ABC and 123: A Learning Collaborative: Little Cooks with Books ~ Eggs

Wednesday, June 23, 2010

Little Cooks with Books ~ Eggs

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When my oldest daughter, Samantha,  first became interested in cooking, one of the first things I taught her how to make was scrambled eggs.  They are inexpensive, healthy, versatile, and easy and quick to prepare.  The perfect dish for a young chef, and one that she will probably make a lot in her lifetime.

Since that first cooking lesson, Samantha has become a talented scrambler of eggs.  She has learned how to add veggies and/or cheese.  She has also used them to make a scrambled egg sandwich and a breakfast burrito.

Here are the basic steps I showed her during our scrambled egg lesson:
  1. Heat a non-stick pan over medium heat.  
  2. While the pan is heating, whisk the eggs with milk and salt.  Use 1 teaspoon of milk for each egg.  Salt to taste.  This is the perfect opportunity to show your child how to whisk. The perfect whisk ~ use a whisk to beat the eggs in a tilted motion for about two minutes.  The eggs should look "frothy".
  3. Melt a tablespoon of butter in the pan.
  4. Add the eggs.
  5.  When the eggs start to set, use a spatula to push the eggs into the center of the pan. Continue this motion to cook all of the eggs.  
  6. Use the spatula to break up any large pieces.   
  7. Flip the eggs.  Allow them to cook for 15-30 more seconds.  
  8. Scoop eggs onto plate.  Season with salt and/or pepper. 
 Gracen, my picky eater, does not partake in eggs.  However, she has been enjoying the practice of cracking them.  She is now the designated egg cracker in our house.  Here is the technique I taught her:
  1.  Hold the egg and lightly tap it on the edge of the bowl.  You don't want the egg to crack completely.  Instead, you just want to make a dent in the eggshell.
  2. Use your two thumbs to dig into the dent and pull apart the two sides of the shell.  
  3. Allow the egg to slide into the bowl.  
This is not an easy skill.  In fact, I don't always get it right and have been known to have to fish out small specks of shell.  However, Gracen loves practicing and is getting better at it each time she tries.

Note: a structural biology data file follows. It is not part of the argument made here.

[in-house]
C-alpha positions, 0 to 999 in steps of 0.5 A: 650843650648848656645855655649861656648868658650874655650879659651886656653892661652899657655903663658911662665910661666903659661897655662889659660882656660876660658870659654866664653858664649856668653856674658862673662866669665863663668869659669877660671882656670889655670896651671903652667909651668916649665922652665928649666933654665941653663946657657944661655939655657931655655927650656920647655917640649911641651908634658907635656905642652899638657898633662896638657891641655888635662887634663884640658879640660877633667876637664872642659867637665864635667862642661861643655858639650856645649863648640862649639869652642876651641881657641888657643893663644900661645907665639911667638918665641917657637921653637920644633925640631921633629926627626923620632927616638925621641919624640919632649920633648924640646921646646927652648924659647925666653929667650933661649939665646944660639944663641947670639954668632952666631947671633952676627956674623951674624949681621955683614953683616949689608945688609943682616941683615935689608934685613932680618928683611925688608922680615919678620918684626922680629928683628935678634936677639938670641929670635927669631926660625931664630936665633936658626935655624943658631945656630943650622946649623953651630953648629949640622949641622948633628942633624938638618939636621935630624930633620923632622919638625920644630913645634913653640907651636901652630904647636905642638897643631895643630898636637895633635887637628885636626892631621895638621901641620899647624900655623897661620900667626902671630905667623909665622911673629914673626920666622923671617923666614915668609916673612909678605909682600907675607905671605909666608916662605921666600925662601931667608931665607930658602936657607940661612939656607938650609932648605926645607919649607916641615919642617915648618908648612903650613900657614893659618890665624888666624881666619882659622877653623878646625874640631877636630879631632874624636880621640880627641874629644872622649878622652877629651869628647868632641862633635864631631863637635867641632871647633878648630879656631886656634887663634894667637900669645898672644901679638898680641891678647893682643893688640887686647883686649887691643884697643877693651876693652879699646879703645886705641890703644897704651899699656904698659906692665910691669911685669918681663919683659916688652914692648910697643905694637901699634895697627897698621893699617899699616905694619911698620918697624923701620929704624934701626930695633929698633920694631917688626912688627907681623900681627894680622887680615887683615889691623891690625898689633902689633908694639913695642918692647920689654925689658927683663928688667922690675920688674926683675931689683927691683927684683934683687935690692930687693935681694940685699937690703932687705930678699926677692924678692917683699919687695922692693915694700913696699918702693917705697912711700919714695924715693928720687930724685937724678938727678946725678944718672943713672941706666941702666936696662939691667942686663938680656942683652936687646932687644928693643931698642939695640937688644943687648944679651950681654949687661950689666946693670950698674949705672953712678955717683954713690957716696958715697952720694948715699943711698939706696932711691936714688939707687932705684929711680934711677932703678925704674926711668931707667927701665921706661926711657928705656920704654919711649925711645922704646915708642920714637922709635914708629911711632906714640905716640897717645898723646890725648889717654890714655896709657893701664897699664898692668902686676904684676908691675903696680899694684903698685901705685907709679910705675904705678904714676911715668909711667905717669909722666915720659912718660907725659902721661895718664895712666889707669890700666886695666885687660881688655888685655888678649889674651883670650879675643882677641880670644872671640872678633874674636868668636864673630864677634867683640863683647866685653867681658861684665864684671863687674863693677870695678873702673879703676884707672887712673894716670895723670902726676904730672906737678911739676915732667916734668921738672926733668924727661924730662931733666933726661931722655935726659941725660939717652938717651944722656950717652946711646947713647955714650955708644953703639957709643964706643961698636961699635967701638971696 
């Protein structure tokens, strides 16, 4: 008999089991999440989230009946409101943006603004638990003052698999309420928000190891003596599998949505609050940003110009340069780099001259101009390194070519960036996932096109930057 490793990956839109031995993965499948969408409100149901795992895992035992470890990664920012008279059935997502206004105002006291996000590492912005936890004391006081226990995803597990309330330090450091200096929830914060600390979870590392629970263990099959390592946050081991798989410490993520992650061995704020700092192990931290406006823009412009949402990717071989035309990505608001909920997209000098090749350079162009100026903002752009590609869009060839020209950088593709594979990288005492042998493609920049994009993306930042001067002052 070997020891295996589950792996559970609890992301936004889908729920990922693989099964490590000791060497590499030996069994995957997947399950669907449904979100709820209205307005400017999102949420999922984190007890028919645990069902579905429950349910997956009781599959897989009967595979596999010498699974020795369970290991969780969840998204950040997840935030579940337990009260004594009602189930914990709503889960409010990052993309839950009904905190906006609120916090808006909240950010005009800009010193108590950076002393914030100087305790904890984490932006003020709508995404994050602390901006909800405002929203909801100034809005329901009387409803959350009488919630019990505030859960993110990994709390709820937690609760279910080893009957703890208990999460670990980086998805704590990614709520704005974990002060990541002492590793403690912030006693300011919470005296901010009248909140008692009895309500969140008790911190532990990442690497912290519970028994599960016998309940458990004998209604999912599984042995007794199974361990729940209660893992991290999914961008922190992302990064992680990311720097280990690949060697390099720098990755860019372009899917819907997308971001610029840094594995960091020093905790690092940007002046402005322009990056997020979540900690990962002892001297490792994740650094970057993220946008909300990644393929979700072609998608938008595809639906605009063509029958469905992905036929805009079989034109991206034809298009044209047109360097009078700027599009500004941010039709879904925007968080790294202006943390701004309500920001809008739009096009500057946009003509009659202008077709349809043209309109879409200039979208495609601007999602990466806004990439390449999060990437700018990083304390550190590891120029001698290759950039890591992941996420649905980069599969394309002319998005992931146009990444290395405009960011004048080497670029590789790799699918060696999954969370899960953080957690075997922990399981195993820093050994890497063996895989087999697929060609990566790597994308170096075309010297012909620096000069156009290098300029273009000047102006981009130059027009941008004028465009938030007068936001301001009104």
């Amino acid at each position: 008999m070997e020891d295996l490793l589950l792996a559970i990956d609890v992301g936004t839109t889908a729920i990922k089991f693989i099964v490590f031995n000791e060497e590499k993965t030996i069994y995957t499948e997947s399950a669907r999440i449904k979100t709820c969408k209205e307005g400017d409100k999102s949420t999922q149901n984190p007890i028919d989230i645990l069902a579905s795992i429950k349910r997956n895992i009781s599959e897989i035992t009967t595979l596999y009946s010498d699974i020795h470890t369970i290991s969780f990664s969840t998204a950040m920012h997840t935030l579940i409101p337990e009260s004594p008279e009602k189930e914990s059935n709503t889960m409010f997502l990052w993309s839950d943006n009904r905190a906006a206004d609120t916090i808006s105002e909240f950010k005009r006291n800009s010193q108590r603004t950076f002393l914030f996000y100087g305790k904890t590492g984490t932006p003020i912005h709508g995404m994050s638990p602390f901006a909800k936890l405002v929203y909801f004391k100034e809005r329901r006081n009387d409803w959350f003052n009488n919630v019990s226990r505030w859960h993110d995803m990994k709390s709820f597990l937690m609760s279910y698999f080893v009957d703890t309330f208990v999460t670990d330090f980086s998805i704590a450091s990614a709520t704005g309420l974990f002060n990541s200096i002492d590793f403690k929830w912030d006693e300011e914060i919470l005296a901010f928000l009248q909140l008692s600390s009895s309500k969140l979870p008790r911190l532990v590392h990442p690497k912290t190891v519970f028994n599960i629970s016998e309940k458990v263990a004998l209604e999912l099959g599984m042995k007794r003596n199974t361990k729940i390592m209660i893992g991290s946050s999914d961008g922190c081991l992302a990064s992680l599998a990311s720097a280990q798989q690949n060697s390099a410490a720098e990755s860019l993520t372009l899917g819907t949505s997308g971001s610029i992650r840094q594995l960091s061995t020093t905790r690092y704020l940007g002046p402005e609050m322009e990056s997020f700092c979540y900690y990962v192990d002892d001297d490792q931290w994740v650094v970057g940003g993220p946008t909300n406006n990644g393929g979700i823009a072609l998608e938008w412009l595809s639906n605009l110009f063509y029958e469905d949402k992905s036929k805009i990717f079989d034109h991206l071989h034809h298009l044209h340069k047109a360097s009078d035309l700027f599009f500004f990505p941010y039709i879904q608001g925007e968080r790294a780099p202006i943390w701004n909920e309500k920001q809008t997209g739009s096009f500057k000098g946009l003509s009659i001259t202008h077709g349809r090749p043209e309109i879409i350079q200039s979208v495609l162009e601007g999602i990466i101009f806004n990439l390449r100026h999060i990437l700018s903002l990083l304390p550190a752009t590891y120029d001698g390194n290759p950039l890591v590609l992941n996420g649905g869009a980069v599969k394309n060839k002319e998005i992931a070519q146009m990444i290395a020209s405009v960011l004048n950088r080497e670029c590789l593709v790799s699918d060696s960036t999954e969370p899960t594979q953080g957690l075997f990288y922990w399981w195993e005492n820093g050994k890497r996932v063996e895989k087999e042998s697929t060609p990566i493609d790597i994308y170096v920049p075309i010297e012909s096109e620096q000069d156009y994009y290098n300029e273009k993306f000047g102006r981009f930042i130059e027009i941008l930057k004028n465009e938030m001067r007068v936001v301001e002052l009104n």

For a fun "egg" related book, I chose  Eloise Breaks Some Eggs (Ready-to-Read. Level 1).  Both girls love the movie "Eloise", so I thought they might enjoy this book in which Eloise's Nanny tries to teach her to cook.  It is the perfect read for Gracen because she can read it all by herself, and it is a little silly.  Samantha was not too into it.  She thought it was too "young".  Wes enjoyed Eloise's quirky sense of humor. 

Another appropriate book selection for a scrambled egg lesson is Scrambled Eggs Super.  It is a tall tale about a boy named Peter T. Hooper who is tired of his mom's scrambled hen eggs.  His food boredom leads him to tell his friend, Liz, about how he went on a journey to collect many different types of eggs.  He explains that he used the eggs (and some other creative ingredients) to create "Scrambled eggs Super-Dee-Dooper-Dee-Booper, Special deluxe a-la-Peter T. Hooper".   This is a super fun book told in the classic over-the-top Dr. Seuss style.

See you in two weeks with another Little Cooks with Books activity!

Keep Cookin',


  1. yum yum! A little egg shell tip that I just recently learned and though it might be helpful is:
    To stick a bigger piece of the shell into the egg and the small piece that fell in will be attracted to the other egg shell and makes it easier to fish out.

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